Just say no to a lock box

A topic which came up for discussion at this week’s office meeting was the use of lock boxes on properties which are for sale. The subject arose because I have shown three properties recently with lock boxes.


My experience – and that of my buyers – was one of great frustration. Apart from the fact that it always seems to take me 5-10 minutes to open lock boxes, here are my main gripes:

– no lights on
– no windows open for breeze
– no heating or a/c on
– nobody to answer questions about the house
– nobody to offer suggestions about configuration or options for the lay-out that others may have discussed
– no feedback from the listing agent about offers on the property.
– the showings take longer because we have to try to figure out how things work instead of having the listing agent there to help us.

Cui bono?
If you read or watch mysteries you will be familiar with this expression, which means “who benefits?”
I have done some research online and it seems to me that every comment I have read in favor of using a lock box has com from a real estate agent. Here are a sample:

– “It is best if agents can just get into a house using the key box and 10 minutes notice.”
– “Appointment only without a key box can be a big mistake.”
– “Some agents don’t want to bother with making an appointment, so that listing goes to the bottom of their showing list until it ultimately falls off.”
– “Sometimes buyers spot a home for sale while on tour with the buyer’s agent and ask to immediately see it. Without a lock box, it makes the possibility of an impromptu showing more difficult.”
– “Buyers prefer to tour homes without the seller and without the seller’s agent in proximity because their presence makes them uncomfortable.”
– “Some people might have their listing broker meet people for showings (I’m doing that on a couple of listings right now). This option isn’t ideal because it limits showings to when your listing broker is available but, if it gives you peace of mind, that has some value, too.”
– “One possibility is that the seller could give a key to their listing agent, but then the listing agent would always have to be present when another agent brought a buyer to the home. Showings would have to be scheduled tightly and that would be an inconvenience to the listing agent and the buyer’s agent.”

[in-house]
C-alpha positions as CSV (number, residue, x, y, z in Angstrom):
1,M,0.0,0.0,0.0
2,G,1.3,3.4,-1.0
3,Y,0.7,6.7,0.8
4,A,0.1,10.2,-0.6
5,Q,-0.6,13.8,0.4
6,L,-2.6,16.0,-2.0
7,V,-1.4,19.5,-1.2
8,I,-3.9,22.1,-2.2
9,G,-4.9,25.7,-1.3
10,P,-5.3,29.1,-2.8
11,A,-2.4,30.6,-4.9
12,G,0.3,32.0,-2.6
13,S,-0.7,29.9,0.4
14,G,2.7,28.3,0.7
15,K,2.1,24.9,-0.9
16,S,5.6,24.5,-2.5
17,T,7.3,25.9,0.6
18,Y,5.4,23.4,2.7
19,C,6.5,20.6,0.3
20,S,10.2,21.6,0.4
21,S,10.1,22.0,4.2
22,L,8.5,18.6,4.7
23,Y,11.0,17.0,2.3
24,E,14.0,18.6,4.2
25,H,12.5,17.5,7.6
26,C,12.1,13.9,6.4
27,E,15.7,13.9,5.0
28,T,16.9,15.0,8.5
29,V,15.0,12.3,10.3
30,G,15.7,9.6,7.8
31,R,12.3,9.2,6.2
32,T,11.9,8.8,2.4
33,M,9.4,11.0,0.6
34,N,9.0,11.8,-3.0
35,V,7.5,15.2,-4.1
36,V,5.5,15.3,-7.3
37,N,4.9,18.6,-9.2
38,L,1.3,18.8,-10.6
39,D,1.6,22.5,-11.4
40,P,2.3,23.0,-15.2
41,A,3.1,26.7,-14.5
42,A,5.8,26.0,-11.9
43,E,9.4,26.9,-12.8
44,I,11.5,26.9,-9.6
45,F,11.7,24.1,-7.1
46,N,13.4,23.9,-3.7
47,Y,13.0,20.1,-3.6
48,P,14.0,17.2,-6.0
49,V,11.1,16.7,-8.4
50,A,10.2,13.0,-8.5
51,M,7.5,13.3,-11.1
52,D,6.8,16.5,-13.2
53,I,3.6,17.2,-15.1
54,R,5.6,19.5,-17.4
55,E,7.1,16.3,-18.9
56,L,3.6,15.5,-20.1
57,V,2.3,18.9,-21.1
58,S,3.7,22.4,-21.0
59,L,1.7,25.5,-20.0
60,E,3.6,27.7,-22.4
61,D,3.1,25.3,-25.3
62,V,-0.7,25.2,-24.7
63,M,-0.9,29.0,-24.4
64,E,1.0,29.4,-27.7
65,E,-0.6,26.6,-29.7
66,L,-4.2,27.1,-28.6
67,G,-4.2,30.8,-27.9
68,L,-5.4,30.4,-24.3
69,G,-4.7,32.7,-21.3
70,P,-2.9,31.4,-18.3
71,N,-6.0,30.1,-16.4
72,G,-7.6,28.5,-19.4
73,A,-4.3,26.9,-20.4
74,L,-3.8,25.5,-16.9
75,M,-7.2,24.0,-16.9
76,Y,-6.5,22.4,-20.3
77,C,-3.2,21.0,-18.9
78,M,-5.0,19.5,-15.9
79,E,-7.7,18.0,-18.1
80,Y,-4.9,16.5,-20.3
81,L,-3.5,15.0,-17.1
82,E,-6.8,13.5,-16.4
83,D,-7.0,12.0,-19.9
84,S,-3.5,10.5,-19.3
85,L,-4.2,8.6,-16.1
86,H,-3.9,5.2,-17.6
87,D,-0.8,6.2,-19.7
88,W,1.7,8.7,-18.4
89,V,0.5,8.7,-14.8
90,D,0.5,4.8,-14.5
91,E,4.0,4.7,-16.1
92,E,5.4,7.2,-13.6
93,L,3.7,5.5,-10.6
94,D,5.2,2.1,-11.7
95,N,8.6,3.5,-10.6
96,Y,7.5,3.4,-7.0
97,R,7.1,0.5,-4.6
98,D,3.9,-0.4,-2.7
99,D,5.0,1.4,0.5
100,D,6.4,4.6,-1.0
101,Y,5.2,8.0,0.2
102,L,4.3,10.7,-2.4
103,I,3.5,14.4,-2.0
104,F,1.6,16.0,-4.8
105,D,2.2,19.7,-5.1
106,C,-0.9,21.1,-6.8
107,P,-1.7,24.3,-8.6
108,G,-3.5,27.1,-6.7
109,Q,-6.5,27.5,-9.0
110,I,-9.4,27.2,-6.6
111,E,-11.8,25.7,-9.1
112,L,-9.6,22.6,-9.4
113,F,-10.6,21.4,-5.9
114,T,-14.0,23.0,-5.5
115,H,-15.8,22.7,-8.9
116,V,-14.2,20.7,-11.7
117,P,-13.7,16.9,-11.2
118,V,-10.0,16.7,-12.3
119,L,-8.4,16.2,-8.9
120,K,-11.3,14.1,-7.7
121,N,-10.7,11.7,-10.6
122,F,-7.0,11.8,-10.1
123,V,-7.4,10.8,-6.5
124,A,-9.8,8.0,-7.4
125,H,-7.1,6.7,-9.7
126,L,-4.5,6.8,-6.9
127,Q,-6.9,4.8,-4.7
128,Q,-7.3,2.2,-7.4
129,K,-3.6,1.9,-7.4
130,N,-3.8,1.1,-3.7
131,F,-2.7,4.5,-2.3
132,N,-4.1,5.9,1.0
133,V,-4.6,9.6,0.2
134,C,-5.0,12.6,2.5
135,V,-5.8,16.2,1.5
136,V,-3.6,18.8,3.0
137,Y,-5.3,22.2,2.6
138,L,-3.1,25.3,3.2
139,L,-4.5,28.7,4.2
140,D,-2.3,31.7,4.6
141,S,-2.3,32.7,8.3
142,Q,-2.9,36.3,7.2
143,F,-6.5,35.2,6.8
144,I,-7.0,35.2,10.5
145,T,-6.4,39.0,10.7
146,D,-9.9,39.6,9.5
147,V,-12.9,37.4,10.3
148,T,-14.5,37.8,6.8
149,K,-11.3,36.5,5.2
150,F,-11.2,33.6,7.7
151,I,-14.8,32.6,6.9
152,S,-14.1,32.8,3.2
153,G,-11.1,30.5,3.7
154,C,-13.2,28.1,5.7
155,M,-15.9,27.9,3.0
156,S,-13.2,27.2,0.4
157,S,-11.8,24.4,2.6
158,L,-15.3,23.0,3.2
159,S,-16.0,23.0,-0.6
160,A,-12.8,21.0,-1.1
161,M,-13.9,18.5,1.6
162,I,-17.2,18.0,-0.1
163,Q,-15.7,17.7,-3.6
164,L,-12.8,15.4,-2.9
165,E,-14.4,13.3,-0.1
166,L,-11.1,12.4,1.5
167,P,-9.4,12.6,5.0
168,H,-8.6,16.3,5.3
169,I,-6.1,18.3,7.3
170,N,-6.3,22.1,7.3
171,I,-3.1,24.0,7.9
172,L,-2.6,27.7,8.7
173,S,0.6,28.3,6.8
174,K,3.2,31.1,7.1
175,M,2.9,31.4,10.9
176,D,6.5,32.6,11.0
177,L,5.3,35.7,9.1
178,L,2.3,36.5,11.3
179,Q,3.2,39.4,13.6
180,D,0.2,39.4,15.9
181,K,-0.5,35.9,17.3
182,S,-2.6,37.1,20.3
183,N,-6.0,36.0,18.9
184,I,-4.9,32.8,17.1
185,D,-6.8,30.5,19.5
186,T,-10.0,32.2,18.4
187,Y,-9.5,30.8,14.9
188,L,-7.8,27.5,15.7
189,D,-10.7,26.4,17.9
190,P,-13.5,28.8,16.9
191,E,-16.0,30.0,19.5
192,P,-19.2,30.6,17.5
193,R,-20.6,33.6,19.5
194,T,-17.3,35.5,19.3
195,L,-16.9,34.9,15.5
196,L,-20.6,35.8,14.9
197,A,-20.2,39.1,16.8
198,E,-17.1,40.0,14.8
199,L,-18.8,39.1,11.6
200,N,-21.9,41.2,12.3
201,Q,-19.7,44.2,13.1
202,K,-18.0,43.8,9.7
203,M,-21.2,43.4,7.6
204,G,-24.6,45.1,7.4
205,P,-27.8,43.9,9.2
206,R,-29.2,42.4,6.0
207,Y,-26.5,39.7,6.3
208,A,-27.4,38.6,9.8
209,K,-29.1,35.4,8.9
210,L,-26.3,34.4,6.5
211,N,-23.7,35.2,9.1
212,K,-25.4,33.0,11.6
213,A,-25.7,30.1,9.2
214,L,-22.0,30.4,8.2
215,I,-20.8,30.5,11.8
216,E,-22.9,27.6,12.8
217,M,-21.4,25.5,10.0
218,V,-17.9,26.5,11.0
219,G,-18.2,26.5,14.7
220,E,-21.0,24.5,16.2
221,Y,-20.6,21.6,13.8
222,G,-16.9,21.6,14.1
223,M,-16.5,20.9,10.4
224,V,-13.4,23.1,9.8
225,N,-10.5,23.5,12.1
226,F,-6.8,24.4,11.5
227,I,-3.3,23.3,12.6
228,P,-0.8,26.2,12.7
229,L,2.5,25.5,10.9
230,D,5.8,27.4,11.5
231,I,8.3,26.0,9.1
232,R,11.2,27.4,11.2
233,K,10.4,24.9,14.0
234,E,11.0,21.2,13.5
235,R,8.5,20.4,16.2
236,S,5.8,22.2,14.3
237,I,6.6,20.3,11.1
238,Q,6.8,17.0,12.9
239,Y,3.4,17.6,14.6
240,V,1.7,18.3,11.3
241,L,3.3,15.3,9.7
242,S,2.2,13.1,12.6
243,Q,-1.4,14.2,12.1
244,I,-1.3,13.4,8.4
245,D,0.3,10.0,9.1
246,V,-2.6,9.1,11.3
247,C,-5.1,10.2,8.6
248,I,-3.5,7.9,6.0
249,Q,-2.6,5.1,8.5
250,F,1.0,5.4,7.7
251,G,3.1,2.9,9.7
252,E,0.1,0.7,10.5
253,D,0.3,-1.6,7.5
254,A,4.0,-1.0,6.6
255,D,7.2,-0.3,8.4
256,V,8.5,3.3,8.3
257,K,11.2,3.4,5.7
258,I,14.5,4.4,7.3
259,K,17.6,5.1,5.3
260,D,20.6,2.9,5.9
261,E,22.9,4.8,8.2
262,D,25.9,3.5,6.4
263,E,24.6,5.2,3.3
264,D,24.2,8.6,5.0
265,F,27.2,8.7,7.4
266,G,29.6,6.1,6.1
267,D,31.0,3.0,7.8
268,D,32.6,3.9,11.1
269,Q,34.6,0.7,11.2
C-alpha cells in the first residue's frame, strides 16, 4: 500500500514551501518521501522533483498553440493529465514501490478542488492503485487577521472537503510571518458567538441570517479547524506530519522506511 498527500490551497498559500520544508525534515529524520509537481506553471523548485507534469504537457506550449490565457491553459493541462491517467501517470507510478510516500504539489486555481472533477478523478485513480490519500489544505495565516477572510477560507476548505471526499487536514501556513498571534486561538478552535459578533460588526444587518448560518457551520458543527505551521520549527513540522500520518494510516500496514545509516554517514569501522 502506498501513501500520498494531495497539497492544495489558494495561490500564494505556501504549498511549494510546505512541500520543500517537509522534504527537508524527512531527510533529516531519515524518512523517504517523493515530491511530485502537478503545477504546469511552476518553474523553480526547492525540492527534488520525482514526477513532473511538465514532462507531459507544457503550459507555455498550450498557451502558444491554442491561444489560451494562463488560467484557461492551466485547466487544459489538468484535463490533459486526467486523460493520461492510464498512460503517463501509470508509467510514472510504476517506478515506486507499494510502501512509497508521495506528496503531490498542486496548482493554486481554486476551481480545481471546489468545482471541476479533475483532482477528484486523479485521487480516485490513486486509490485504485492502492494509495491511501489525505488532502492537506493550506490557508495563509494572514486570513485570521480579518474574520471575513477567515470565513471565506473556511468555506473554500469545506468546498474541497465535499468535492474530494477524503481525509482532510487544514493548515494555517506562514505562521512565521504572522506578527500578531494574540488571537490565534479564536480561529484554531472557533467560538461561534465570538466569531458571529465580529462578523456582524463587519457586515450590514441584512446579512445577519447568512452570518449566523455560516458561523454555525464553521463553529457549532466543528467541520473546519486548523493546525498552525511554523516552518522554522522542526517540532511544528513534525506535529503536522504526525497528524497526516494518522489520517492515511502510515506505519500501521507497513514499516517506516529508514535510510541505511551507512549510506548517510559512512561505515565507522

I have one question: what about the interests of the seller?
A listing agent, to quote Massachusetts Law:”must put the seller’s interests first and negotiate for the best price and terms for their client, the seller.”
Do you, as a homeowner, believe that an agent who puts a lock box on your home and allows other agents to enter with their clients, without your agent being present, is putting your interest first?
Do you not want to know something about the person you are allowing into your home?
Do you want to be expected to flee your home at 10 minutes’ notice because somebody driving by cannot wait to schedule a showing?

Actually, I have another: what about the interests of the buyer?
And as a buyer do you feel that the house has been presented to you in the best way to allow you to make an informed decision?

Is a lock box secure?
Google “how to open a lock box without a key”. It seems to be scarily easy.

Is it ever right to use a lockbox?
There are, of course, always exceptions, but I really can’t think of a good one in markets such as we have here in Essex County. Maybe in Phoenix during the foreclosure glut.

A promise
If you list with me I will never put a lock box on your property. Every showing will be conducted personally. That is but one of the many benefits offered when you list with Harborside Sotheby’s International Realty.

If you – or somebody you know – are considering buying or selling a home and have questions about the market and/or current home prices, feel free to contact me on 617.834.8205 or Andrew.Oliver@SothebysRealty.com.

Read Which broker should sell my home>

Andrew Oliver is a Realtor with Harborside Sotheby’s International Realty. Each Office Is Independently Owned and Operated

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